For instance, we all know about Kickstarter, which invites everyday people to back small-scale projects proposed by other everyday folks. We've covered a lot of their work in the past few years. Projects like the Rekordit (pictured above), which modifies an Ikea bookcase to display records, were funded and are at various stages of completion. I love looking at all the great stuff people make, and have supported everything from a knit beer cozy to my neighborhood's Cinco de Mayo parade. What if that cabinet or cozy was an entire vacant building? And what if that building could house a weekly farmer's market? Another website is poised to launch which significantly ups the stakes. Brickstarter is to neighborhood community projects what Kickstarter is to the creative. Like Kickstarter, it will harness the power of the internet to get an idea off the ground. Through the website, individuals propose improvements to their communities, and invite others to support their work by donating money, time and talent. The goal isn't to usurp social services and government; rather it's to supplement their efforts with smaller projects.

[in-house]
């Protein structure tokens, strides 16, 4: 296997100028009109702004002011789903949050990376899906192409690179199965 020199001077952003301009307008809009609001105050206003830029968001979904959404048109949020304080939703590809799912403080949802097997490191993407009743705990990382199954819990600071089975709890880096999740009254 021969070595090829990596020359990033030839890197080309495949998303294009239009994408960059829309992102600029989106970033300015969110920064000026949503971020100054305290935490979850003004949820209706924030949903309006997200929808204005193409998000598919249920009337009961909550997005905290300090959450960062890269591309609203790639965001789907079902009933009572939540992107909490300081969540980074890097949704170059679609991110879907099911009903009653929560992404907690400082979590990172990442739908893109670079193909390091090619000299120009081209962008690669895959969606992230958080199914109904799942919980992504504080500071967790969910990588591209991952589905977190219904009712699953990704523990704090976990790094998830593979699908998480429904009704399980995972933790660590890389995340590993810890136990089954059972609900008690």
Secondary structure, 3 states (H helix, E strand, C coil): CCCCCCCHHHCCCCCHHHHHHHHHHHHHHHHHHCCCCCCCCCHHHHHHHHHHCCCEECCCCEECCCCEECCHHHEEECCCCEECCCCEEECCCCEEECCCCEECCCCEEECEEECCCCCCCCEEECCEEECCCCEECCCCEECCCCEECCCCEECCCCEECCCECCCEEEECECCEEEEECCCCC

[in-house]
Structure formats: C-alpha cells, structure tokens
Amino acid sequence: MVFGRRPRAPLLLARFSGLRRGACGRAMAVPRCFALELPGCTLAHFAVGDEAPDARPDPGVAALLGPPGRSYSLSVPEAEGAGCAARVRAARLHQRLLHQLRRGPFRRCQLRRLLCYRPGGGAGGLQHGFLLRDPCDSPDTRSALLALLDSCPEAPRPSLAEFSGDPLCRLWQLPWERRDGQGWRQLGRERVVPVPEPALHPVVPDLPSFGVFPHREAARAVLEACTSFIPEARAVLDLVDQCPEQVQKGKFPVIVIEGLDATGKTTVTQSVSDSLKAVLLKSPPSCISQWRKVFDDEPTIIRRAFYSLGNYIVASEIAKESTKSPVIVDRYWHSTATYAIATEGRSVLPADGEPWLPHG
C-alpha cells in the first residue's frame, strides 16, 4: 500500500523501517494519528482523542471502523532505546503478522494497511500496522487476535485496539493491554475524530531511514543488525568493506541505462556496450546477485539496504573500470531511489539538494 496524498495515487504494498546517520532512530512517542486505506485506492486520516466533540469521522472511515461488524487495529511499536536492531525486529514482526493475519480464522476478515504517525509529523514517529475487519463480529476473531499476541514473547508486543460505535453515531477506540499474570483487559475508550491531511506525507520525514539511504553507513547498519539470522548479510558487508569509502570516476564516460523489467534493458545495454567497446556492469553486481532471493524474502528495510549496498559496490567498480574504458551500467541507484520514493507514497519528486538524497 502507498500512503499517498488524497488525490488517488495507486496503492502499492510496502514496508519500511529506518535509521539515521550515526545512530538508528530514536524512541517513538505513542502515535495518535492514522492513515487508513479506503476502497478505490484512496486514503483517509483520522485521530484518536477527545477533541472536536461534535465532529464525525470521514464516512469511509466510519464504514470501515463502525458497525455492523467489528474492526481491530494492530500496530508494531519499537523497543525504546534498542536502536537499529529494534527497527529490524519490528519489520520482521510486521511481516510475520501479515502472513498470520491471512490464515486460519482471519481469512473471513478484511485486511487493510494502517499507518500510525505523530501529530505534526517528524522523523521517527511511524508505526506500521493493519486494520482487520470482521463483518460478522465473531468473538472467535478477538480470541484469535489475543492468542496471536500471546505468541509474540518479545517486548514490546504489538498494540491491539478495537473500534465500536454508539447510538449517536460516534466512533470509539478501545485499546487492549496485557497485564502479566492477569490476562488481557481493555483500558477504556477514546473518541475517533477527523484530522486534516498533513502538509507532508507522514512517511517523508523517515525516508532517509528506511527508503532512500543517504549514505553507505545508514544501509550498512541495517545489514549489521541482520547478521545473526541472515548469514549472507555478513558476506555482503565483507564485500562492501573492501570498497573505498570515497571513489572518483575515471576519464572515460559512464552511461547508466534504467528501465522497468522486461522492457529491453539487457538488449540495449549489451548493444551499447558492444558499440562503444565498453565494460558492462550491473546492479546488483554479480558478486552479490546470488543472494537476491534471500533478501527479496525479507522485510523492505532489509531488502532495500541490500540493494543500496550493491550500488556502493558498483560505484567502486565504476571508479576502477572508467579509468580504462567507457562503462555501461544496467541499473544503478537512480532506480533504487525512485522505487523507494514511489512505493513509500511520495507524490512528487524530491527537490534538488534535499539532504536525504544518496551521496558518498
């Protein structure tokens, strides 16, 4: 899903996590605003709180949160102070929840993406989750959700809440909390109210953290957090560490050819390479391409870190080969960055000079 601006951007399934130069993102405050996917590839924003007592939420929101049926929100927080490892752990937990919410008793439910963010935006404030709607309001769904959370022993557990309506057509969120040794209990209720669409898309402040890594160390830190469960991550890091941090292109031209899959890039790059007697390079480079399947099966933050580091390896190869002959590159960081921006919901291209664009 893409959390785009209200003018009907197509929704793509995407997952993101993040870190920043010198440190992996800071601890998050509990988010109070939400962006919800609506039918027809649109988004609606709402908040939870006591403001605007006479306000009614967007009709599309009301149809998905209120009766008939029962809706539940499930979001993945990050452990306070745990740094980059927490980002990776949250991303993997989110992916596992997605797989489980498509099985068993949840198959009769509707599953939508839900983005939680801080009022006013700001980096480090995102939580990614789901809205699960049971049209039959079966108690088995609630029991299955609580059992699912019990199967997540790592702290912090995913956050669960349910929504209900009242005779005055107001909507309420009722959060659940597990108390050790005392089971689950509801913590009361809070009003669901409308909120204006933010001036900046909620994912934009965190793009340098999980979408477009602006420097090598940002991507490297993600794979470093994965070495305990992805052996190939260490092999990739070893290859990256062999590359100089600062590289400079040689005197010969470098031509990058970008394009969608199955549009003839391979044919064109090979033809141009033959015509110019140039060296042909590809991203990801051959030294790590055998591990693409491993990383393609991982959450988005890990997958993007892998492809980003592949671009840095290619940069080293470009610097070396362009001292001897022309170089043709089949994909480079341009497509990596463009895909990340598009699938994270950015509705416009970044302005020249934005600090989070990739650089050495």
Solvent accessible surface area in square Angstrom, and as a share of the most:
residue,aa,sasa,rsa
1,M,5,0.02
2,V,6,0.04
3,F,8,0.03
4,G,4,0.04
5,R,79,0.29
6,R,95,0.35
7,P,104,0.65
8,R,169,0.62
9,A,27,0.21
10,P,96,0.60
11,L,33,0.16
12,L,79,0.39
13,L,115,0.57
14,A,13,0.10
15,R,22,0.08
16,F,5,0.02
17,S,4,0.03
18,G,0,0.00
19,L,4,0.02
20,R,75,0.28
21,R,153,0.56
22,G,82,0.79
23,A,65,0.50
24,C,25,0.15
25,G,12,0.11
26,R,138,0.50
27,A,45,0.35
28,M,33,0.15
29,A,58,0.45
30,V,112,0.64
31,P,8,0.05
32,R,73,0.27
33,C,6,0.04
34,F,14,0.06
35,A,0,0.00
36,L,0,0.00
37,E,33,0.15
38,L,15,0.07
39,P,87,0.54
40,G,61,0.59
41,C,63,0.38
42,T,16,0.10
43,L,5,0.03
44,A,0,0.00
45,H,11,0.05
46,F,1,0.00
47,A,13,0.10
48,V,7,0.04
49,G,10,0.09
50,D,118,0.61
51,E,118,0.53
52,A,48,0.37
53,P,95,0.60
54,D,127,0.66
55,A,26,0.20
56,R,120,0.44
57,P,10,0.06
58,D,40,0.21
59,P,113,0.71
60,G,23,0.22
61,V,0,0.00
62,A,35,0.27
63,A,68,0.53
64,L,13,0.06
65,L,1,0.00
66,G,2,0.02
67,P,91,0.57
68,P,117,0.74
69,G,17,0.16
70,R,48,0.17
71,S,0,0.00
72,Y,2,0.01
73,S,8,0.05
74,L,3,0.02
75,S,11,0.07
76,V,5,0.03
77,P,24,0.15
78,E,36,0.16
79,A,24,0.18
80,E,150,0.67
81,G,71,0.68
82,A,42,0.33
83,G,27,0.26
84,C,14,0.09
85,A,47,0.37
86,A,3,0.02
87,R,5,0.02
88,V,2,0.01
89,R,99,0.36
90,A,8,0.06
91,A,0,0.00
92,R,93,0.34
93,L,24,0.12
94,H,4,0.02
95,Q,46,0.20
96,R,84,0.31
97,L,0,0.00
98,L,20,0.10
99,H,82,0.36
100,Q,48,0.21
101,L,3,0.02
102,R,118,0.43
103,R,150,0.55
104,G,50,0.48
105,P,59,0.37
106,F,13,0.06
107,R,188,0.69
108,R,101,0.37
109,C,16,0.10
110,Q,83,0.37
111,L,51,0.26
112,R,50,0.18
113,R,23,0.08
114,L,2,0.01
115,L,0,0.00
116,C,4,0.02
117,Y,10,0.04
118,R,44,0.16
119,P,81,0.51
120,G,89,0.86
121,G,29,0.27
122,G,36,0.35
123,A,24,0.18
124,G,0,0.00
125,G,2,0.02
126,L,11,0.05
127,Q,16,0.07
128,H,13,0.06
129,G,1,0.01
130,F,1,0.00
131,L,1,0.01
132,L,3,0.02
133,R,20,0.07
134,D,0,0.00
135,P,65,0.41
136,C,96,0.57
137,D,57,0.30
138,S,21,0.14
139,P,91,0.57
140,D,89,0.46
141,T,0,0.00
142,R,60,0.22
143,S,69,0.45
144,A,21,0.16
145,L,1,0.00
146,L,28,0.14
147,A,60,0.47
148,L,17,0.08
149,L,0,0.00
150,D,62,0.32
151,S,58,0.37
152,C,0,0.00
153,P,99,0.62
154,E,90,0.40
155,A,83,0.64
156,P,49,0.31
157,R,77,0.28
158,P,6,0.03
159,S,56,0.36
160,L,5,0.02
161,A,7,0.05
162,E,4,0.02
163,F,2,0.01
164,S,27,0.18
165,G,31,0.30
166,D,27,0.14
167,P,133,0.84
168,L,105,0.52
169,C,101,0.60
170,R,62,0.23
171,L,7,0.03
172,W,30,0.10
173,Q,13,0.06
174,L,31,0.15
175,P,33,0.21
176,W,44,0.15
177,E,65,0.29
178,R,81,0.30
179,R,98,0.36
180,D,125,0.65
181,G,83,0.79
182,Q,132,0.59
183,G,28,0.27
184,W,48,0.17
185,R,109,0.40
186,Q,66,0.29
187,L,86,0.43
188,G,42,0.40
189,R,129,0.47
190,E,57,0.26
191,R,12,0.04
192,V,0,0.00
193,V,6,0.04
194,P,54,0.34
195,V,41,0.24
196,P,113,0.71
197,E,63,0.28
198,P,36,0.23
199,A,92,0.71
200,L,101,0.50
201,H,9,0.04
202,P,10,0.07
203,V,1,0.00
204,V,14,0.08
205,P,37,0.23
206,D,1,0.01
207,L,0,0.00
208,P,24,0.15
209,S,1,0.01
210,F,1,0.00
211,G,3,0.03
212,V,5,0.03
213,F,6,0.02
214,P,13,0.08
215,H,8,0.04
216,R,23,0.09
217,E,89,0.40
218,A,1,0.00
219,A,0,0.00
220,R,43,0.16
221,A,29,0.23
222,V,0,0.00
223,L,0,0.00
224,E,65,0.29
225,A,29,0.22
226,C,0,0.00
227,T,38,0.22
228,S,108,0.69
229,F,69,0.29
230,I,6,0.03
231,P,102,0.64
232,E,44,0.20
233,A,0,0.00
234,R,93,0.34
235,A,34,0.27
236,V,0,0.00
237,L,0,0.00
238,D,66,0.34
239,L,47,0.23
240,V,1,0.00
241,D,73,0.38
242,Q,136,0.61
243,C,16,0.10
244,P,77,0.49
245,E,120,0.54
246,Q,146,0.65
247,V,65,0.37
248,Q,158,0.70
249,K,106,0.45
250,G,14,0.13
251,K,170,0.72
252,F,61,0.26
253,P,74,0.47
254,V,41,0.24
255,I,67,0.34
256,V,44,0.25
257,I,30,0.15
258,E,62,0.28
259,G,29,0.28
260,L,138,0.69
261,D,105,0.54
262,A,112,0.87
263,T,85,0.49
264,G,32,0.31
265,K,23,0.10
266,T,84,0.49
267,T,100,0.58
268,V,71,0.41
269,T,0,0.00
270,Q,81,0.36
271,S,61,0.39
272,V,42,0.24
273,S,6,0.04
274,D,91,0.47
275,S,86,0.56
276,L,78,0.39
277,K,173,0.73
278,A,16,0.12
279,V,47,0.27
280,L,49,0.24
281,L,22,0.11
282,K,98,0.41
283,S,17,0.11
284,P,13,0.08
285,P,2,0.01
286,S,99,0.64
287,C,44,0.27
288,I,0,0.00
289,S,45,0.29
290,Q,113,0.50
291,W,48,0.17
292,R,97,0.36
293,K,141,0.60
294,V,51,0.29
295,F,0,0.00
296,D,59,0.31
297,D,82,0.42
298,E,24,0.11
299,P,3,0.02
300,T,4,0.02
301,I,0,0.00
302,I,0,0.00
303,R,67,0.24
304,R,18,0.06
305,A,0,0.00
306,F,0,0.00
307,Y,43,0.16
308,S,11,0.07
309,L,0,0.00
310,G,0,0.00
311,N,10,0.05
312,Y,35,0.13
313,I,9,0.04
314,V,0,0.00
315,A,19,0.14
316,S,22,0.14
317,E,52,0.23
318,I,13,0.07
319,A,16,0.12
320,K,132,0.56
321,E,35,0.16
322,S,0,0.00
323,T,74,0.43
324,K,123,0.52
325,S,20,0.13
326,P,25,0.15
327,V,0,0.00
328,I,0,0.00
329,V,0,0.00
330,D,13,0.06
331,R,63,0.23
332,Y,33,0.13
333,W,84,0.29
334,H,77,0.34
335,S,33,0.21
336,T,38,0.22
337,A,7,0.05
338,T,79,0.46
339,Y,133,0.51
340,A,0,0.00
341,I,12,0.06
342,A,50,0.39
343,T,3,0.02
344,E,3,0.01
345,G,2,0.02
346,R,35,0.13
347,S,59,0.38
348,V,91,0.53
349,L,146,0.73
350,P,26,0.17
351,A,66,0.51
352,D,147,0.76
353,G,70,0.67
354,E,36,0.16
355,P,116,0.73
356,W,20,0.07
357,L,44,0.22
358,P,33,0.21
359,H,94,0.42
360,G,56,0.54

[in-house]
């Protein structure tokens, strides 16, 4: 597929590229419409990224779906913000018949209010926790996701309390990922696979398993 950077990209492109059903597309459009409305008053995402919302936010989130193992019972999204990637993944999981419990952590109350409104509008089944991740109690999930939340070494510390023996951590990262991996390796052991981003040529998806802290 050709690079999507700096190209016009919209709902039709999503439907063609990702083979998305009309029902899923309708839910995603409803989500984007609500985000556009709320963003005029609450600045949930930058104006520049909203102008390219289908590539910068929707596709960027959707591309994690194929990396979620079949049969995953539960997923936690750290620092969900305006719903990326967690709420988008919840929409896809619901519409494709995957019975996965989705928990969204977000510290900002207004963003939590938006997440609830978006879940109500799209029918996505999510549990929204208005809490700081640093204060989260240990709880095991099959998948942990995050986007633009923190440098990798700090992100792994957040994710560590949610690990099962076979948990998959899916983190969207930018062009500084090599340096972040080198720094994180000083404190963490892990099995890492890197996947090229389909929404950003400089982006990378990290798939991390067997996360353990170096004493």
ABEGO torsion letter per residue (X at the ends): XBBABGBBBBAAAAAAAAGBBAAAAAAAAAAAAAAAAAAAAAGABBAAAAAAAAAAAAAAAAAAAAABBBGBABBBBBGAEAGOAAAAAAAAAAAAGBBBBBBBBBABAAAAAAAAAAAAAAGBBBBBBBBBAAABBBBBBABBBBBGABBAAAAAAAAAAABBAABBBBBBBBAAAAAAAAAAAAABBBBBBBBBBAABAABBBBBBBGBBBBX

Chances are good that Brickstarter will attract creative people with the energy and ideas to effect change around them. To ease their way, Brickstarter will also structure guidance on managing the project, navigating red tape, and seeking official approval. Brickstarter is still just a prototype, and won't be up and running until later this year. But you know that abandoned lot at the end of your block? The one you walk by every day and think, "Man, I could make some really great happen there!" Start thinking more about it, because soon you'll have help. (Images: Kickstarter; Urban Turf)